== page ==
My semester at school just started up on January 23rd and, despite being thrilled to be back, the change in schedule (and routine) has really thrown me for a loop.
This semester I have classes five days a week and I’m at the school until just after noon each day. Compared to my three-day school weeks I’ve been used to the last few semesters, I can certainly feel a difference. Going from a month vacation off from school to being at school every weekday is more difficult that I had imagined.
To keep myself (and my family) on schedule and as stress-free as possible, I employ a few methods to organize our week:
First, schedule. Schedule, schedule, schedule.
Since getting a smart phone a year ago, I’ve stopped using a paper agenda and instead have been using Google Calendar to keep track of my days.
Google Calendar is great for many reasons.
I can view, add and edit my calendar via my phone, as well as on any computer connected to the internet. When I enter an event, I can set a reminder to alert me 15 minutes (or other specified time) before the event.
I can invite someone to my event by entering their email. This is handy for event’s that a family member or friend should be aware of, for example, a Father-Daughter Dance.
I can also share my entire calendar with another Google Calendar user. My partner and I have both shared our calendars with one another. All of my events show up on his calendar coded in a different color then his (and vice versa).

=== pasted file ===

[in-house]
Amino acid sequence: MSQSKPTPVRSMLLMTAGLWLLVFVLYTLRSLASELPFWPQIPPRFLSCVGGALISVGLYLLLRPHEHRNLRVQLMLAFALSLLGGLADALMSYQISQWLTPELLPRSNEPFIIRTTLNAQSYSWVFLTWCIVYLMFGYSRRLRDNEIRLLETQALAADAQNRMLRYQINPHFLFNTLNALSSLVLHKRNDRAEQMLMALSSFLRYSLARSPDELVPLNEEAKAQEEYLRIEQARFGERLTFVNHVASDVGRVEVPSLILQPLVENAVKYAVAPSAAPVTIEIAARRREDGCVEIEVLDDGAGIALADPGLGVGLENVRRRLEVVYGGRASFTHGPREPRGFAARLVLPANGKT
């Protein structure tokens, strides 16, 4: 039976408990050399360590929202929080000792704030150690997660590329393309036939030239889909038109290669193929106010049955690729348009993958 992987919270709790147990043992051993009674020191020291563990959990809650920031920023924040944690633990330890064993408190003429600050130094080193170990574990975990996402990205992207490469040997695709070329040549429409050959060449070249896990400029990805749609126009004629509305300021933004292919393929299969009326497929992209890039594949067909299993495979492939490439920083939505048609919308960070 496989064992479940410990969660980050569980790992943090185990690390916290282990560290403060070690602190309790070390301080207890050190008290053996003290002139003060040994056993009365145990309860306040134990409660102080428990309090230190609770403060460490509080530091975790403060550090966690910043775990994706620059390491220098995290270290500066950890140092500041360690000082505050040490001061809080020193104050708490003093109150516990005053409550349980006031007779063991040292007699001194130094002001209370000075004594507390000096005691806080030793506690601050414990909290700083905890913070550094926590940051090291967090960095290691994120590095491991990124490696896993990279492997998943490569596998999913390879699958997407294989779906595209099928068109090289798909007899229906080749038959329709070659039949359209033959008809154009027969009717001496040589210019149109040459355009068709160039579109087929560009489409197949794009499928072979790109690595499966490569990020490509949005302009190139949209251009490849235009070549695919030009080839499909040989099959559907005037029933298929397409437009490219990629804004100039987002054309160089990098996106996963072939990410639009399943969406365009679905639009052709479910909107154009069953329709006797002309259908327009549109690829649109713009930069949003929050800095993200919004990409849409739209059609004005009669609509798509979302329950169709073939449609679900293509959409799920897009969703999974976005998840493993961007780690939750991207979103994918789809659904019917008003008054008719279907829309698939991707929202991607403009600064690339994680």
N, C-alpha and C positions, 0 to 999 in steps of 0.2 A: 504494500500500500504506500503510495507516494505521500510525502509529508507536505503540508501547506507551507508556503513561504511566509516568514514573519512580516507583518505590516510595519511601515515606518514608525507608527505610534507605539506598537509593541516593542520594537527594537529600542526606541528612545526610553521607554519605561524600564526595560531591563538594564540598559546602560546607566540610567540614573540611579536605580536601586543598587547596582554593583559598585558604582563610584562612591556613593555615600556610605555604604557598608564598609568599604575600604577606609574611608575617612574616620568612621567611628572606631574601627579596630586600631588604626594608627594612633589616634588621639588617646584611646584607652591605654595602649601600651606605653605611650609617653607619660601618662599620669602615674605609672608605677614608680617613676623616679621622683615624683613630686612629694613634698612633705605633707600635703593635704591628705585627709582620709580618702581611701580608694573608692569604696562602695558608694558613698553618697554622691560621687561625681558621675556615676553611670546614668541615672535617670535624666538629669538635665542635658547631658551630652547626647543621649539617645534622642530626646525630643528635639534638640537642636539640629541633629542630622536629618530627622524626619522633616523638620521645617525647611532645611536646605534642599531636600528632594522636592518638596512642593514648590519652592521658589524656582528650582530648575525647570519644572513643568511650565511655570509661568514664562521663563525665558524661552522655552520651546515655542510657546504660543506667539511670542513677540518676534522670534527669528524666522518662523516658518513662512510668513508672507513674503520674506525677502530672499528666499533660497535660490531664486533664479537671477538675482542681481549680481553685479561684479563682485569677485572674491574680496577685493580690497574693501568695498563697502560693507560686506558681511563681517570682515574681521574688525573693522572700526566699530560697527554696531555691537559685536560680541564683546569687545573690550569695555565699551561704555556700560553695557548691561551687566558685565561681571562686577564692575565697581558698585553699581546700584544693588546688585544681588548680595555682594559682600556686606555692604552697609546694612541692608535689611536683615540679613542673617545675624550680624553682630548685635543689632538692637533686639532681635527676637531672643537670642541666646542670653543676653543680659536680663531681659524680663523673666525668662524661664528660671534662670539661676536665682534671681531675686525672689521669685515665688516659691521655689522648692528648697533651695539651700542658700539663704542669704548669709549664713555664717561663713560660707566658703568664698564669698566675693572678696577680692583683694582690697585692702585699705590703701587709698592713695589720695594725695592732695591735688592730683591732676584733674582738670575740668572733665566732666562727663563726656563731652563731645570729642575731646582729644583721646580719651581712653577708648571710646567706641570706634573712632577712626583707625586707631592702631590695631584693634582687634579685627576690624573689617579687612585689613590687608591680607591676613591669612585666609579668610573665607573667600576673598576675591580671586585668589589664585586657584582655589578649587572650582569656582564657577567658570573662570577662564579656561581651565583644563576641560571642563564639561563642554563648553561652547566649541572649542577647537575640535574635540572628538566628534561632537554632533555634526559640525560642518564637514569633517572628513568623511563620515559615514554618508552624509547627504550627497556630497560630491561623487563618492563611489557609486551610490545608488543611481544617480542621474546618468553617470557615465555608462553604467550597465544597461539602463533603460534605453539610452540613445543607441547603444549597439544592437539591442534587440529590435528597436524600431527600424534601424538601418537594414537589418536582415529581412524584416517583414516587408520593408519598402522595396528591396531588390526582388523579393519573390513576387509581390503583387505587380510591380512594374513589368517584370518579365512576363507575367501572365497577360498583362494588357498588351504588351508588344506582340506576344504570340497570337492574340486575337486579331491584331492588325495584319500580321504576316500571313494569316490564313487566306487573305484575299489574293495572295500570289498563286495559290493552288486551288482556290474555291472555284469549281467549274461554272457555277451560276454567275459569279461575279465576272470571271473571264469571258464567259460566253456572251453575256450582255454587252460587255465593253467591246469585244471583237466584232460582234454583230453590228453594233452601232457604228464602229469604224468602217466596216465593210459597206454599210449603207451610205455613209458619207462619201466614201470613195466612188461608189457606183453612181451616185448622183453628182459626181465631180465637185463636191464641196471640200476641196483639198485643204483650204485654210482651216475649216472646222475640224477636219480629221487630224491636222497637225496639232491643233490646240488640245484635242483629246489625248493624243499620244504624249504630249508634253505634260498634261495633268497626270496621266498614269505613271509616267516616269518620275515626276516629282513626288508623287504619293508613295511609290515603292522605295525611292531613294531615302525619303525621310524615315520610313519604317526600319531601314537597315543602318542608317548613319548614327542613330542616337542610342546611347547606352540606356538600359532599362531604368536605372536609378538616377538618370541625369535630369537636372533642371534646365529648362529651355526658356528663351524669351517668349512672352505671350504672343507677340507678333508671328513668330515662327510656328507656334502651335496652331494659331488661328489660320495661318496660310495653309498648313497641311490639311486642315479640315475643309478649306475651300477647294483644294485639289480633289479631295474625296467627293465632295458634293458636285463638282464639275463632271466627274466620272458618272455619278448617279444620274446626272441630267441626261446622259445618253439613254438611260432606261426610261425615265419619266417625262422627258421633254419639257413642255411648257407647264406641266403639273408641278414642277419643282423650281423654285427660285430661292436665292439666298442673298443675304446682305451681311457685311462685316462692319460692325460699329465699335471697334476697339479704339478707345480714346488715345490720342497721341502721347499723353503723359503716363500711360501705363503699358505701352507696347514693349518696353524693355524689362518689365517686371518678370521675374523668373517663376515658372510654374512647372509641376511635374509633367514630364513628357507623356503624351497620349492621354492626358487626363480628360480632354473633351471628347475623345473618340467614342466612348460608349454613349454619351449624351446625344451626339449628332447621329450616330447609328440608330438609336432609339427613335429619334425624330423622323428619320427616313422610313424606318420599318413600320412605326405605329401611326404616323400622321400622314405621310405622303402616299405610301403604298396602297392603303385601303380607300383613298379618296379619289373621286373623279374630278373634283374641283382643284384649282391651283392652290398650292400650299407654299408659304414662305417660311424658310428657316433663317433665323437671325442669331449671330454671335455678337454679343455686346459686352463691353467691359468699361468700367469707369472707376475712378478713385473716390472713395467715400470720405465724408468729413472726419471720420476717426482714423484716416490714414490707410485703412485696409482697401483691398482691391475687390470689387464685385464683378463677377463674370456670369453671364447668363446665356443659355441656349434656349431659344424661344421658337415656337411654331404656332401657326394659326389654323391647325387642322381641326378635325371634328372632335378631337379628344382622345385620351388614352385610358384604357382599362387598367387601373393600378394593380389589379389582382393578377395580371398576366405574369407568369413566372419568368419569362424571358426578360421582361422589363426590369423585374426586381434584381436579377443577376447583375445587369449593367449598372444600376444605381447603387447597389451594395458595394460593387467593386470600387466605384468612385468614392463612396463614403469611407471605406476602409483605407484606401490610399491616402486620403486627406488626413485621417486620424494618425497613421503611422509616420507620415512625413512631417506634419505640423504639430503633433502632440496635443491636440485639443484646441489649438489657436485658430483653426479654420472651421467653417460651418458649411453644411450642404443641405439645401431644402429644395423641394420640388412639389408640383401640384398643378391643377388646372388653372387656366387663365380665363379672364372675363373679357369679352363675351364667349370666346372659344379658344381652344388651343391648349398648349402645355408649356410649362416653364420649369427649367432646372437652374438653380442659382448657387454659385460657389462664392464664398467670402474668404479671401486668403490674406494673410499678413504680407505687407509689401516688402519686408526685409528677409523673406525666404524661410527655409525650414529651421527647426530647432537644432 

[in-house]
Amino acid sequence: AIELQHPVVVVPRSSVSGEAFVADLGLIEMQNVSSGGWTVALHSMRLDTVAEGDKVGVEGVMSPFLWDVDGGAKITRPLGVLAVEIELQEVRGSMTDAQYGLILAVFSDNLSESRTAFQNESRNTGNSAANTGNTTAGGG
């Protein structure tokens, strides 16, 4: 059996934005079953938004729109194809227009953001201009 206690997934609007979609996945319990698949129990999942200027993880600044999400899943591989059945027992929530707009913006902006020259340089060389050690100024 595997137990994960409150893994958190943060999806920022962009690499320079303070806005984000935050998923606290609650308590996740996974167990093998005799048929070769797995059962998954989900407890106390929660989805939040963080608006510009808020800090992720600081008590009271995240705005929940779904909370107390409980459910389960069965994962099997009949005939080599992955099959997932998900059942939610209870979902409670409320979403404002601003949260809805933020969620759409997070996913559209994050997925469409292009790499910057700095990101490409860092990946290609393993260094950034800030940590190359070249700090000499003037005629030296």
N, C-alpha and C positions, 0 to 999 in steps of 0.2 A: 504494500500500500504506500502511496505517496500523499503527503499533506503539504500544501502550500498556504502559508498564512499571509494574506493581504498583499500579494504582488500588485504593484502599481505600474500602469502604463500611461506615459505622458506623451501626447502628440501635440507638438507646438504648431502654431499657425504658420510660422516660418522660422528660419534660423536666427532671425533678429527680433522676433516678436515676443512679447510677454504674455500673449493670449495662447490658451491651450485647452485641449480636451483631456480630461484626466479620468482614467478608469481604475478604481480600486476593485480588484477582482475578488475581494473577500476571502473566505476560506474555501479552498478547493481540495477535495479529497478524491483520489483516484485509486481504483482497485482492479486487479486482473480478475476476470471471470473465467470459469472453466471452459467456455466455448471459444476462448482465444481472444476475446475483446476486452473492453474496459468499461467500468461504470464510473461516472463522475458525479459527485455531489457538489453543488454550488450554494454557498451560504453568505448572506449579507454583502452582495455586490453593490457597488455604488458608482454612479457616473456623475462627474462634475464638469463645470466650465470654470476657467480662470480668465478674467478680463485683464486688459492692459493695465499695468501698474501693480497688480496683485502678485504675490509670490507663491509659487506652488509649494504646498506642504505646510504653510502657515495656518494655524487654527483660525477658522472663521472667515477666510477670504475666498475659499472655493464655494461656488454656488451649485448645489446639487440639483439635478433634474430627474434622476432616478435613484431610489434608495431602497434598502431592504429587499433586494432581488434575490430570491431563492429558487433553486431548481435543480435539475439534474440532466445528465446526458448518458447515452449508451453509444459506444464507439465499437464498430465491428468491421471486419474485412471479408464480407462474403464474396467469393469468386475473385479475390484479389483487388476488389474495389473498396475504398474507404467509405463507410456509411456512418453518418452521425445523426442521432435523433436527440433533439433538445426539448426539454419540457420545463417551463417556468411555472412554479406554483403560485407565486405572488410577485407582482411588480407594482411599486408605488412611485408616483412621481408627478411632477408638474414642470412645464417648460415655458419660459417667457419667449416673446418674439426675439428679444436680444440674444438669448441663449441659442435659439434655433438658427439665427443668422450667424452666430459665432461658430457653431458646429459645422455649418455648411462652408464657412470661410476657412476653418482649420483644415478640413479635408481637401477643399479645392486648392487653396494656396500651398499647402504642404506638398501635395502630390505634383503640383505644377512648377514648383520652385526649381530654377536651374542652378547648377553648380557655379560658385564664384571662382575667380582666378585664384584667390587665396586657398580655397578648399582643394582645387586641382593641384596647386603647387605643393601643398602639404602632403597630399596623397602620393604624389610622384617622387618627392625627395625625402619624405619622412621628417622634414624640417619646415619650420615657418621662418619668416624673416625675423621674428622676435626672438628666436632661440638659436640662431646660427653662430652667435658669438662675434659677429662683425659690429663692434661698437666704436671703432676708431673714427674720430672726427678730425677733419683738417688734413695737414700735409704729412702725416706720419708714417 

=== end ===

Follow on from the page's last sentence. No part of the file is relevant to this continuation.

This is helpful with kids, as he can see all of the activities and appointments they have scheduled, without my needing to individually invite him to each one.
I use Google Calendar in the same manner I used my paper agenda.
I write down all of the events that are static (class schedules, dance lessons, swim lessons, etc) and fill in any appointments or other events as I become aware of them. I also block off times for myself to work on homework, when class assignments are due, when I need to pick a child up early, etc.
I even use the calendar to remind me of things that need to be done, such as “Clean cat litter” or “Call to make appointment” so I don’t forget.
Second, I get as much I can done the night before.
We pick out clothes the night before in our house because mornings are hectic enough without worrying what you’re going to wear. And having two daughters only makes that trickier.
Each of my daughters picks out what they want to wear before going to bed each night. Before I go to bed, I do the same.
The rule is that what you pick out, is what you wear. When I started this, I said the rule upfront to both of my daughters. After a week, picking out our clothes the night before started to become part of our daily night-time routine. And it saves SO much time and drama in the morning.
Anything else that can be anticipated needing to be done for the morning is also done the night before.
School lunches are packed and ready to go. Notes, permission slips and the like are signed and filed away into backpacks.